The second Wednesday of October, when soldiers were seen marching on the streets of Addis Abeba to the palace, brought back painful memories of the Dergue’s 17-year rule. Prime Minister Abiy Ahmed (PhD) should not take such lapses in military protocol slightly, writes Ambessaw Assegued (email@example.com).
The last time armed soldiers left their barracks, marched in broad daylight on the streets of Addis Abeba and entered the palace gates, they dethroned a reigning emperor and unleashed the Red Terror from which we are still recovering.
To all our collective dismay and alarm, now comes recent news and reports of soldiers, armed with Kalashnikovs and sniper rifles, marching on our streets and demanding to be let into the palace to confront the head of government, Prime Minister Abiy Ahmed (PhD), in his home and office.
“The soldiers were disarmed outside the compound. They were only allowed into the premises in the late afternoon, and the roadblock was lifted,” reads a BBC report.
Inevitably, the sight of armed soldiers marching in the middle of the street evokes memories of our malevolent past, the 17 years of military rule. No part of this nation was spared the dread of fear and death that the junta, the Dergue, unleashed on the citizens in 1974.
Few who came of age in the 1970s and ‘80s – students, labour unionists, civil servants, journalists, student leaders, intellectuals, artists and ordinary citizens – could escape from the roundups and abductions; from being snatched off the street and from their homes by soldiers to be impounded in prisons, tortured and killed. Thousands more would flee and enter into exile and sprout the new phenomena of the Ethiopian diaspora.
In the telling of that story, Yergalem Endashaw recoils from her experience as a witness of what took place just a few metres away from her home. Her companion, an aged and gravelly man in his eighties, affirms her truth with his nods and grunts.
The two had witnessed a grisly event from the safe distance of their nearby homes, but there is no shortage of eyewitnesses to the massacre of some students and young workers by the Dergue’ssoldiers. There are police officers, government clerks and guards who are still alive – those who saw what happened at the Debre Berhan prison in northern Shoa one night.
“We heard the rattle of machine gun fire and went out to see what was going on,” she recalls the events of December 1977 when Derguesoldiers sent from Addis Abeba in an armed convoy machine-gunned 90 young men and women, and pushed their bodies into a mass grave dug by the prisoners themselves.
“We saw the soldiers surrounding the prison compound in the afternoon, and we were already apprehensive.”
When the shooting started by 10pm or so, almost the entire town of parents, sisters and kin of the prisoners came out to the prison clamouring.
“But the soldiers kept them away at gunpoint. How could they let them see the evil that they wreaked on our children?”
This former prison is where the new campus of the Debre Berhan University is being built today. There are no placards placed to commemorate the dead, no statues are erected nor any monuments placed on the killing fields where the atrocities took place and where a mass grave was dug to entomb the victims.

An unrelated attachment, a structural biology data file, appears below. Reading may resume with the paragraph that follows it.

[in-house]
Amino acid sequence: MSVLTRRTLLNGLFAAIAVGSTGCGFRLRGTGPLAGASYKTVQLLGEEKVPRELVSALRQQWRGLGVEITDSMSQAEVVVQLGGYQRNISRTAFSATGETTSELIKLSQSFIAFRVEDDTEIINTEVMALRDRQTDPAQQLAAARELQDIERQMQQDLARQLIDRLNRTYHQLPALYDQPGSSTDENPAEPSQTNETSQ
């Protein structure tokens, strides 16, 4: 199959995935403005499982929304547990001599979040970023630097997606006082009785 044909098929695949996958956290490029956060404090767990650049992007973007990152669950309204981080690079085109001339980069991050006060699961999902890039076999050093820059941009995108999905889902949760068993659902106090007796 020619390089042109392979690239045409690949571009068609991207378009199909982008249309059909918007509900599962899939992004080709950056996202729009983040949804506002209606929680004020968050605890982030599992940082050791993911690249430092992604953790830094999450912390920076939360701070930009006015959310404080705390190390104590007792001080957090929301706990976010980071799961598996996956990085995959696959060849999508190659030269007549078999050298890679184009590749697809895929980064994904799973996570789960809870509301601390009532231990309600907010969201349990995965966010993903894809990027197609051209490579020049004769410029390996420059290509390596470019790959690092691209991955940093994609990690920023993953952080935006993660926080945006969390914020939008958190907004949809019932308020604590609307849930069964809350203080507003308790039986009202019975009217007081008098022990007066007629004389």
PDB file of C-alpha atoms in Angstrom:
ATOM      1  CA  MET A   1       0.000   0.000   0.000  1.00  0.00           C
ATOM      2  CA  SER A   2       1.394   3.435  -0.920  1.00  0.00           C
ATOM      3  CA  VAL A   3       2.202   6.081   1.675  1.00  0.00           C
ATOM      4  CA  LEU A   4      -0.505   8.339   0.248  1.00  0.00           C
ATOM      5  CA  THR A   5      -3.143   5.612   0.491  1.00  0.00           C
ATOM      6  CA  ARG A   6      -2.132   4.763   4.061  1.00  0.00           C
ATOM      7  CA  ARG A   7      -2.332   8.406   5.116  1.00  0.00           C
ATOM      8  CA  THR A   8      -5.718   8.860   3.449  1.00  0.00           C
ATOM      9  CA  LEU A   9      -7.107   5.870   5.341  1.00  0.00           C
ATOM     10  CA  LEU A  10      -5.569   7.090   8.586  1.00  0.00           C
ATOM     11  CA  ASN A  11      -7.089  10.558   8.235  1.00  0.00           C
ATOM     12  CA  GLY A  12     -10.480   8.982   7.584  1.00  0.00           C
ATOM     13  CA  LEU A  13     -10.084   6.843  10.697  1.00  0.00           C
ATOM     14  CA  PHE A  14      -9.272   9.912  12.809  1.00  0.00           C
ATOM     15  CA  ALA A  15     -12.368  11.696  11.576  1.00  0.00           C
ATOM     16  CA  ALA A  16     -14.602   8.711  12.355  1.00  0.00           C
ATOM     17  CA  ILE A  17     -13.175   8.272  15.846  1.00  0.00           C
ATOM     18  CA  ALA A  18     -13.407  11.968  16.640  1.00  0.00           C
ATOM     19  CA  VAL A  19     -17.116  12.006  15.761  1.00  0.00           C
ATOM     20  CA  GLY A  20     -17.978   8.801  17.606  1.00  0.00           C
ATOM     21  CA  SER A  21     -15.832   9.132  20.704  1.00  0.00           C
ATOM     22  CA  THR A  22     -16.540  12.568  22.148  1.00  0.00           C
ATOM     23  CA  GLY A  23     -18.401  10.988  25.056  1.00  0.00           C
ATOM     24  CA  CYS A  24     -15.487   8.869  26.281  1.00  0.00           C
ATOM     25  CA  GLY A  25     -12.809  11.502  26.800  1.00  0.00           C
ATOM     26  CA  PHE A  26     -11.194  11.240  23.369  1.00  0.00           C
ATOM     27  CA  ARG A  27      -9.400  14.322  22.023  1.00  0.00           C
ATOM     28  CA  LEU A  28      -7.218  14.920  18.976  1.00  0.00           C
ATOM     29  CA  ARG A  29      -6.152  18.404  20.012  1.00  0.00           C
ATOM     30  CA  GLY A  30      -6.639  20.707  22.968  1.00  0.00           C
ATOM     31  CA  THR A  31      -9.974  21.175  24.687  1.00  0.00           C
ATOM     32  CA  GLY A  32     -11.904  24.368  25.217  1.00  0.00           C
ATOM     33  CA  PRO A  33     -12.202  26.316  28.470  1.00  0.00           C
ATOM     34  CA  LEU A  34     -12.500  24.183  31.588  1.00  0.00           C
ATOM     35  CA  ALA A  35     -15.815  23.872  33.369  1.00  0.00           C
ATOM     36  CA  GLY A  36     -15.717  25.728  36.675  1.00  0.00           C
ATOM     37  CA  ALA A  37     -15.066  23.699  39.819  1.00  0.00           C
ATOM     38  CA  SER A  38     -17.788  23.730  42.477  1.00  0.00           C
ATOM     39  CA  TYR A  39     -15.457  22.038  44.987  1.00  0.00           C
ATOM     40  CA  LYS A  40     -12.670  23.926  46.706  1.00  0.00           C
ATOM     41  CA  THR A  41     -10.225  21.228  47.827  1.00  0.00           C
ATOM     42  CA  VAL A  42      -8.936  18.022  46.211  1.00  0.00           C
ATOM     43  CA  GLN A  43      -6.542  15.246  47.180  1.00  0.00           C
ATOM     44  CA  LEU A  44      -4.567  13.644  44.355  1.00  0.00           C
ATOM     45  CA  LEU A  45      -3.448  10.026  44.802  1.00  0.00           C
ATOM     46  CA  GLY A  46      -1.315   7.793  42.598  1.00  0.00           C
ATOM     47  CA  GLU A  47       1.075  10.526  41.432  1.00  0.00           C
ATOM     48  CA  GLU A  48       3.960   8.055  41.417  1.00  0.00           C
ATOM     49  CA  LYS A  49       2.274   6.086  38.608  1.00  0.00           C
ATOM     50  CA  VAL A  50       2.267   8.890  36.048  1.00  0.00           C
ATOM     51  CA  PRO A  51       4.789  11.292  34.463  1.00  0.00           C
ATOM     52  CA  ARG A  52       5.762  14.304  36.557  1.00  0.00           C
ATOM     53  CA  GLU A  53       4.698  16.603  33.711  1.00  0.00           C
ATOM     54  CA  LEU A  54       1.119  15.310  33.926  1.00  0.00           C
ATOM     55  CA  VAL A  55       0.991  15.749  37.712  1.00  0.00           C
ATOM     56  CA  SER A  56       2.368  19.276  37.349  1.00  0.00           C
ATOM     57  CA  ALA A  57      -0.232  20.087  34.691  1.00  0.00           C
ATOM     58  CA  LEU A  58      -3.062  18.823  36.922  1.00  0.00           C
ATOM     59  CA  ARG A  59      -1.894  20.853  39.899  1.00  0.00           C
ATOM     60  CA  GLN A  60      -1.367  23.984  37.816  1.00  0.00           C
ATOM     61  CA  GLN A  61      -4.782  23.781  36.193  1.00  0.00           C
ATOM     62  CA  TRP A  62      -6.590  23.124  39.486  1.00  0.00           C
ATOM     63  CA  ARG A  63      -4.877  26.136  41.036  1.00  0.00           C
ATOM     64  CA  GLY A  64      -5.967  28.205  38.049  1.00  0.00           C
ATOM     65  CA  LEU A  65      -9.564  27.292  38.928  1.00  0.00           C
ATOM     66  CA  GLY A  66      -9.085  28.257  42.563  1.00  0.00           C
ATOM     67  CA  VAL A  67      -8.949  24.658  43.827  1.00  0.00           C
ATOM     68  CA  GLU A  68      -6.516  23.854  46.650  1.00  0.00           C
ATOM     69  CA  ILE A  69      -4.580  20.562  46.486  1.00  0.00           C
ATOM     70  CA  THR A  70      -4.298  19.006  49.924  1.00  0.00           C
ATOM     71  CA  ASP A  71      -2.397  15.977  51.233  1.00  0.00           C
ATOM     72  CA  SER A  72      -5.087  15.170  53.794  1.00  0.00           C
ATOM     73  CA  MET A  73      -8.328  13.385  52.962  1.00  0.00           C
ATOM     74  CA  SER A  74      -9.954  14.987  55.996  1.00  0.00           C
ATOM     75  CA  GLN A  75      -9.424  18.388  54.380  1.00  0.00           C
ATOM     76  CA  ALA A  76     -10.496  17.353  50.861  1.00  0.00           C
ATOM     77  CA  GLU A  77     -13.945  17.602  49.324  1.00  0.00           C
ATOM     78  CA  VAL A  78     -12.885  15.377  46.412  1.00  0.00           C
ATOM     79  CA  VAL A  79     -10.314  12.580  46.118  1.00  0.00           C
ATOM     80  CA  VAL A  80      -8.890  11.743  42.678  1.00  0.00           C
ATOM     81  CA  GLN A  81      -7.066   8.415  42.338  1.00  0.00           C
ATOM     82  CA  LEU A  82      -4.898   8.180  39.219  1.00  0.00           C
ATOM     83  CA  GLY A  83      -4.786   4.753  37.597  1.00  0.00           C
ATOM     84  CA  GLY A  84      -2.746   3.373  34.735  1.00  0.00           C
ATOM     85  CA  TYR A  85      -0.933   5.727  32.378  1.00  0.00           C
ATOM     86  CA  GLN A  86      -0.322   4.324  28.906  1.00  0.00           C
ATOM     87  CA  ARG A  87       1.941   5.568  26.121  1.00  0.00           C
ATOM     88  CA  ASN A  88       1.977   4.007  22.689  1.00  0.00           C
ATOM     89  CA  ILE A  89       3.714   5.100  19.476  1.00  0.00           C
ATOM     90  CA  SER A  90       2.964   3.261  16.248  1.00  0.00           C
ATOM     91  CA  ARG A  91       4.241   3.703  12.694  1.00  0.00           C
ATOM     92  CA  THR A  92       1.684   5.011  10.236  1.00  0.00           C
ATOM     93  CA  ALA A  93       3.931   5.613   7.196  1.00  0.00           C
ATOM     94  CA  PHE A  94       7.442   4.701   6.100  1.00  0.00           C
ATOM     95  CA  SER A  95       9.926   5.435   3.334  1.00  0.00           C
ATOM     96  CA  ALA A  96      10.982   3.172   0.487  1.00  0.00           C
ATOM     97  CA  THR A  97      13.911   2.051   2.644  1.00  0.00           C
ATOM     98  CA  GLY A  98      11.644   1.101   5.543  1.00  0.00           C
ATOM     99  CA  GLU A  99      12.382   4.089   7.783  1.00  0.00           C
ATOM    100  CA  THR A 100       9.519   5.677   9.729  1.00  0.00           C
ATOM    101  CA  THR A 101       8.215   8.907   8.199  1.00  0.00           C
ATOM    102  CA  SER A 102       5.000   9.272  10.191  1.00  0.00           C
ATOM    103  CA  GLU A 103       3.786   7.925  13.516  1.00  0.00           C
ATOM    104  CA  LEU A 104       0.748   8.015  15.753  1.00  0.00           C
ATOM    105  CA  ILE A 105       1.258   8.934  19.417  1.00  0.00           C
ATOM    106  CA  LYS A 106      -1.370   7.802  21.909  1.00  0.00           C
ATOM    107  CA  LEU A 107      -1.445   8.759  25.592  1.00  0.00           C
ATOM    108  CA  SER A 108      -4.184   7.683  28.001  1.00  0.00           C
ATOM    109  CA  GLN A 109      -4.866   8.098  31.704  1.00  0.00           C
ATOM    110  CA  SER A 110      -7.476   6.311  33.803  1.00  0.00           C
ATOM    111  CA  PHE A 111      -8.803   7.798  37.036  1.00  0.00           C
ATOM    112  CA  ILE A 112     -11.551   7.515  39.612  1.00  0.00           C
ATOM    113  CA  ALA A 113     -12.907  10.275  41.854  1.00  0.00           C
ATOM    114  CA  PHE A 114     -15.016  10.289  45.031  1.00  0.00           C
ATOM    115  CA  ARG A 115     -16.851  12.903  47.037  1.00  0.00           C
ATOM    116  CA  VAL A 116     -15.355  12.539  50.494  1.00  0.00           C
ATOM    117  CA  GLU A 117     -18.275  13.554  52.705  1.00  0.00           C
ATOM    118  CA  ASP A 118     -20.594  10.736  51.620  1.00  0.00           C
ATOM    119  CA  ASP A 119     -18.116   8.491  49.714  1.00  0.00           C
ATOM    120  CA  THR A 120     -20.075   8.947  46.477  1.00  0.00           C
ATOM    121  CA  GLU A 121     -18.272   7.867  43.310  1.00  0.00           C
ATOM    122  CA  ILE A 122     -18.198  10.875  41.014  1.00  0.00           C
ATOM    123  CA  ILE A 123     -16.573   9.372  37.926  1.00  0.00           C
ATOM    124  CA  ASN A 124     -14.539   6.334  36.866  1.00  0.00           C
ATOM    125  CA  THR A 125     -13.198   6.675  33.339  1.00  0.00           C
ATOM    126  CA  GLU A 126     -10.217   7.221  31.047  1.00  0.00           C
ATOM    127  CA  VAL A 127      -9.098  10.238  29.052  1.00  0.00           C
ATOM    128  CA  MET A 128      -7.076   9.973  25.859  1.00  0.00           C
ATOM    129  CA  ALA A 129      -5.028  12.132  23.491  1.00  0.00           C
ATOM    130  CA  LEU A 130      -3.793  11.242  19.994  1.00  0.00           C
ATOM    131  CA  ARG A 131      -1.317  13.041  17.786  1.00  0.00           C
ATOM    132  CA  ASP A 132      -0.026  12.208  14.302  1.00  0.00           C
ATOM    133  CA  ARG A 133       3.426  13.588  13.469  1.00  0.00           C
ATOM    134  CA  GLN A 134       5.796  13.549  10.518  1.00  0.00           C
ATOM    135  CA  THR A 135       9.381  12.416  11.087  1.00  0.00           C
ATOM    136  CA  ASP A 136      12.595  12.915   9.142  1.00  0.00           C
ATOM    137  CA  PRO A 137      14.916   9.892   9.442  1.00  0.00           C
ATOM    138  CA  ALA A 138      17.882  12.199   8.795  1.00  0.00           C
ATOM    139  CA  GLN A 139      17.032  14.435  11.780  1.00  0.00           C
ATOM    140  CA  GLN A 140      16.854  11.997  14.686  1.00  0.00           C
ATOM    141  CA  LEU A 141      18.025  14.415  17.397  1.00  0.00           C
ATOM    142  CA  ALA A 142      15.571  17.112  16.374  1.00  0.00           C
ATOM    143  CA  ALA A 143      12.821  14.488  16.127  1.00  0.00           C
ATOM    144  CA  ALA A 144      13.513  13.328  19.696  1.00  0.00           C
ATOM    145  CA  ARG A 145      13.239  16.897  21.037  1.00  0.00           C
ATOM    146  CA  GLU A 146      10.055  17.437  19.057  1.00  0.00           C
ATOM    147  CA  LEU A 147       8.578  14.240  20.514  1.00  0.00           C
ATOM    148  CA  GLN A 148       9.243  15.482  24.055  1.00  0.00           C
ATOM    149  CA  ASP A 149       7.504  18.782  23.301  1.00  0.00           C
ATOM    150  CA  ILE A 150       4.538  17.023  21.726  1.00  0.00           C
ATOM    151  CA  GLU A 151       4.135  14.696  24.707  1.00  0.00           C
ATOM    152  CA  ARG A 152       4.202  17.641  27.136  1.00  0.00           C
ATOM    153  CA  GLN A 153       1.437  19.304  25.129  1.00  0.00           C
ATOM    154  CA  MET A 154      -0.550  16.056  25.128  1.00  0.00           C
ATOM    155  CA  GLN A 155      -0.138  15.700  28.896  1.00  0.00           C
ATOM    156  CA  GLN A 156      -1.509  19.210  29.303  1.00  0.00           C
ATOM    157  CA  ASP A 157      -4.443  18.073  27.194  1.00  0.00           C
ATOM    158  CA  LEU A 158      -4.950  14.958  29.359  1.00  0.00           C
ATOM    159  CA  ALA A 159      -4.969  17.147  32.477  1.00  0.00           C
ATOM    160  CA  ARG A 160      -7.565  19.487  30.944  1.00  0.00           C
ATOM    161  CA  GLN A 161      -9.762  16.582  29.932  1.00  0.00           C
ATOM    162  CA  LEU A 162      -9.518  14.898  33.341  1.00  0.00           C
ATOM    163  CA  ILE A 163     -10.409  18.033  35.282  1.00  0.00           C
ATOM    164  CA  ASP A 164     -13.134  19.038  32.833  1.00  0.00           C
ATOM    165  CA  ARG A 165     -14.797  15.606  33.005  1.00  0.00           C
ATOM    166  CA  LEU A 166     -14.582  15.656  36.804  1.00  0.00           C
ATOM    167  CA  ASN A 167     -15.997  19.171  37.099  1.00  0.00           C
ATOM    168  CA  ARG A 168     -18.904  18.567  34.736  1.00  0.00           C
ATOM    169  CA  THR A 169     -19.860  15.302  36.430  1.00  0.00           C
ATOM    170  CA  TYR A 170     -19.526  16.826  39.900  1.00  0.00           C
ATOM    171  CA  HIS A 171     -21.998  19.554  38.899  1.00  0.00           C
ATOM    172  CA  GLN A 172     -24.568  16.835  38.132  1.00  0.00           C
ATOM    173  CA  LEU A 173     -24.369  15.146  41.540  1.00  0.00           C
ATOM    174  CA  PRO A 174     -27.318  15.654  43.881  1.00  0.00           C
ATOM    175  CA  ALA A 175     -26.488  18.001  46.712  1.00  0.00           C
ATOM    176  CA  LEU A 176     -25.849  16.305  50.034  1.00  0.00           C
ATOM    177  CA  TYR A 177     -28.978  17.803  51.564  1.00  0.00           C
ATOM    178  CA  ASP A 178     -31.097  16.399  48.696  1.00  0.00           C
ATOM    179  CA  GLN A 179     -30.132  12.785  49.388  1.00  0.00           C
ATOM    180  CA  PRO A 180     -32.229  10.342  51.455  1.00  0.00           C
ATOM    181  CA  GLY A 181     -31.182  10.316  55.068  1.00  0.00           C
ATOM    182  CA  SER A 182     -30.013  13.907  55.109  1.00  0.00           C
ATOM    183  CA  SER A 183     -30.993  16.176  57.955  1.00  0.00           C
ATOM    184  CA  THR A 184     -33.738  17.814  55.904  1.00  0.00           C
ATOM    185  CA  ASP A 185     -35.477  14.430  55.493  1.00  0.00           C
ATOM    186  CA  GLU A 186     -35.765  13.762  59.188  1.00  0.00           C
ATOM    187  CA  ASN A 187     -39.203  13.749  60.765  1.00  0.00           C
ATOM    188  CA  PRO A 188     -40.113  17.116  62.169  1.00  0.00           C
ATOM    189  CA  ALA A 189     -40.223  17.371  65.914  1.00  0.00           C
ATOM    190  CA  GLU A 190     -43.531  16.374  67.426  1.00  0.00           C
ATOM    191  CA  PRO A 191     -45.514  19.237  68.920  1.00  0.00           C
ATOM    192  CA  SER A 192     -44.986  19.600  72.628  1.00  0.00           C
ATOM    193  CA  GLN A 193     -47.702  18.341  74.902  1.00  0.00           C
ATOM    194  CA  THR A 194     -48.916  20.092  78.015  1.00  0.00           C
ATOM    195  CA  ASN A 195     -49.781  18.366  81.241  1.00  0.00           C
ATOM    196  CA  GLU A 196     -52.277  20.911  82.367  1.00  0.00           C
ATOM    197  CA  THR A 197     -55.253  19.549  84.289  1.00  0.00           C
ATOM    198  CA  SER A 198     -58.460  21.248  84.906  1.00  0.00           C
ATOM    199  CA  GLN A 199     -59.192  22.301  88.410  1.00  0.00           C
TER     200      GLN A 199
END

After the fall of the Dergue, the tomb was uncovered in 1992, the skeletons of the dead collected and buried with formal rituals at Selassie Church in town. The new government, euphoric in its triumph and eager to highlight its mantra of liberation, organised committees and groups under the party’s patronage, and public funerals were held for the victims of the Red Terror throughout the country.
But that only lasted briefly. EPRDF, just like the Dergueand in the typical fashion of the one-party ruler, soon imposed its own hegemony. The victims, the events and the memories unleashed by the terror were quickly relegated to the obscure corners of forgetfulness. A nation that endured untold atrocities under a military junta was expected to be grateful to the liberator for delivering it from its oppressor.
Today we can see how the nation was betrayed by the liberator and left with a tattered union, exhausted treasury, broken rule of law and burdened by massive debt. Sadly, there is a clamour now to forgive those who wronged the nation and to move on.
Some cite the freed Dergue members – pardoned by EPRDF – that still live in Kazanchis and Piassa and hang out in cafes across the city as examples of this process.
Forgiveness may be tolerable if applied to low-ranking officials who joined the fray with their masters to loot the nation’s wealth and abuse their powers. But the top tier, those who built a gilded life by robbing the treasury; those who practiced nepotism and patronage at the apex of their offices against the common good of the nation; and those who unjustly imprisoned, tortured and may have even killed should be held accountable.
“Abiy Ahmed was unhappy that soldiers had brought weapons and ordered them to do 10 press-ups,” said BBC. “The smiles on the soldiers’ faces as they performed the press-ups suggest the prime minister succeeded in defusing the situation amicably.”
But the officers, and the armed soldiers who marched on our streets, should be held accountable, They are mutineers by law. They stood against military rule, norms and traditions; and they must face the consequence of their brazen actions.
The soldiers, by demanding to enter the office and home of our leader Abiy Ahmed while bearing arms, have broken the law. They need to pay dearly, for they have violated the peace of the citizens and endangered the collective security of the nation.
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